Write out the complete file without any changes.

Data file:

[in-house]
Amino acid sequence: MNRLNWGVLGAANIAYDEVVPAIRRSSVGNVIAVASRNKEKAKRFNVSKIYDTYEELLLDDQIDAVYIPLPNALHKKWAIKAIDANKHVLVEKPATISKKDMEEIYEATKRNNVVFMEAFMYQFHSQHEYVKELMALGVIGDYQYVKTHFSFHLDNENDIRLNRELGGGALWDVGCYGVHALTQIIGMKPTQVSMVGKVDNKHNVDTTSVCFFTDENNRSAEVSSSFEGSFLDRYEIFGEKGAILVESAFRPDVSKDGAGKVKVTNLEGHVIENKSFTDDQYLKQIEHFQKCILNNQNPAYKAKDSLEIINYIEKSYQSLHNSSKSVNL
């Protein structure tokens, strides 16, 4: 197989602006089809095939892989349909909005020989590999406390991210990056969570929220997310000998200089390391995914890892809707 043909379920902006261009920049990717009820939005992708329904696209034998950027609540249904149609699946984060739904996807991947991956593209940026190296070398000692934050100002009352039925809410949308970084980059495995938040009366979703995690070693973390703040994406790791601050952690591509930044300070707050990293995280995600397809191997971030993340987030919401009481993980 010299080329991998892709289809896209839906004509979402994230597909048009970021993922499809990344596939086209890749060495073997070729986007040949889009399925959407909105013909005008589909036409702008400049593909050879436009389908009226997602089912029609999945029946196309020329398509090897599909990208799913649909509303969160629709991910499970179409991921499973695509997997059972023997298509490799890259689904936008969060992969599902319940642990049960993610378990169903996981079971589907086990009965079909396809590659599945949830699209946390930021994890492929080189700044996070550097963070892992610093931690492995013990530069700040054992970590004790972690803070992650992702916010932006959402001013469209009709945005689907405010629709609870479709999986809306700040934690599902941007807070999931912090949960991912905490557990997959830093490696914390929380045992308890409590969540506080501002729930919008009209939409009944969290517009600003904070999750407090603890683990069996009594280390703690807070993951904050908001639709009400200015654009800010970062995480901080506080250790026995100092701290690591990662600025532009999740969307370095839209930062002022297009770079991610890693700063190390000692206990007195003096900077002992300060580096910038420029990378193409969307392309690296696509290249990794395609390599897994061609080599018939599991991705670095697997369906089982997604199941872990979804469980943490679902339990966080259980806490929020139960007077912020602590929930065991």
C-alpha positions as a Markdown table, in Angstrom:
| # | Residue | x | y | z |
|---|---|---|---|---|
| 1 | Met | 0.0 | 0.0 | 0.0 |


[in-house]
Amino acid sequence: MNRLNWGVLGAANIAYDEVVPAIRRSSVGNVIAVASRNKEKAKRFNVSKIYDTYEELLLDDQIDAVYIPLPNALHKKWAIKAIDANKHVLVEKPATISKKDMEEIYEATKRNNVVFMEAFMYQFHSQHEYVKELMALGVIGDYQYVKTHFSFHLDNENDIRLNRELGGGALWDVGCYGVHALTQIIGMKPTQVSMVGKVDNKHNVDTTSVCFFTDENNRSAEVSSSFEGSFLDRYEIFGEKGAILVESAFRPDVSKDGAGKVKVTNLEGHVIENKSFTDDQYLKQIEHFQKCILNNQNPAYKAKDSLEIINYIEKSYQSLHNSSKSVNL
């Protein structure tokens, strides 16, 4: 197989602006089809095939892989349909909005020989590999406390991210990056969570929220997310000998200089390391995914890892809707 043909379920902006261009920049990717009820939005992708329904696209034998950027609540249904149609699946984060739904996807991947991956593209940026190296070398000692934050100002009352039925809410949308970084980059495995938040009366979703995690070693973390703040994406790791601050952690591509930044300070707050990293995280995600397809191997971030993340987030919401009481993980 010299080329991998892709289809896209839906004509979402994230597909048009970021993922499809990344596939086209890749060495073997070729986007040949889009399925959407909105013909005008589909036409702008400049593909050879436009389908009226997602089912029609999945029946196309020329398509090897599909990208799913649909509303969160629709991910499970179409991921499973695509997997059972023997298509490799890259689904936008969060992969599902319940642990049960993610378990169903996981079971589907086990009965079909396809590659599945949830699209946390930021994890492929080189700044996070550097963070892992610093931690492995013990530069700040054992970590004790972690803070992650992702916010932006959402001013469209009709945005689907405010629709609870479709999986809306700040934690599902941007807070999931912090949960991912905490557990997959830093490696914390929380045992308890409590969540506080501002729930919008009209939409009944969290517009600003904070999750407090603890683990069996009594280390703690807070993951904050908001639709009400200015654009800010970062995480901080506080250790026995100092701290690591990662600025532009999740969307370095839209930062002022297009770079991610890693700063190390000692206990007195003096900077002992300060580096910038420029990378193409969307392309690296696509290249990794395609390599897994061609080599018939599991991705670095697997369906089982997604199941872990979804469980943490679902339990966080259980806490929020139960007077912020602590929930065991």
C-alpha positions as a Markdown table, in Angstrom:
| # | Residue | x | y | z |
|---|---|---|---|---|
| 1 | Met | 0.0 | 0.0 | 0.0 |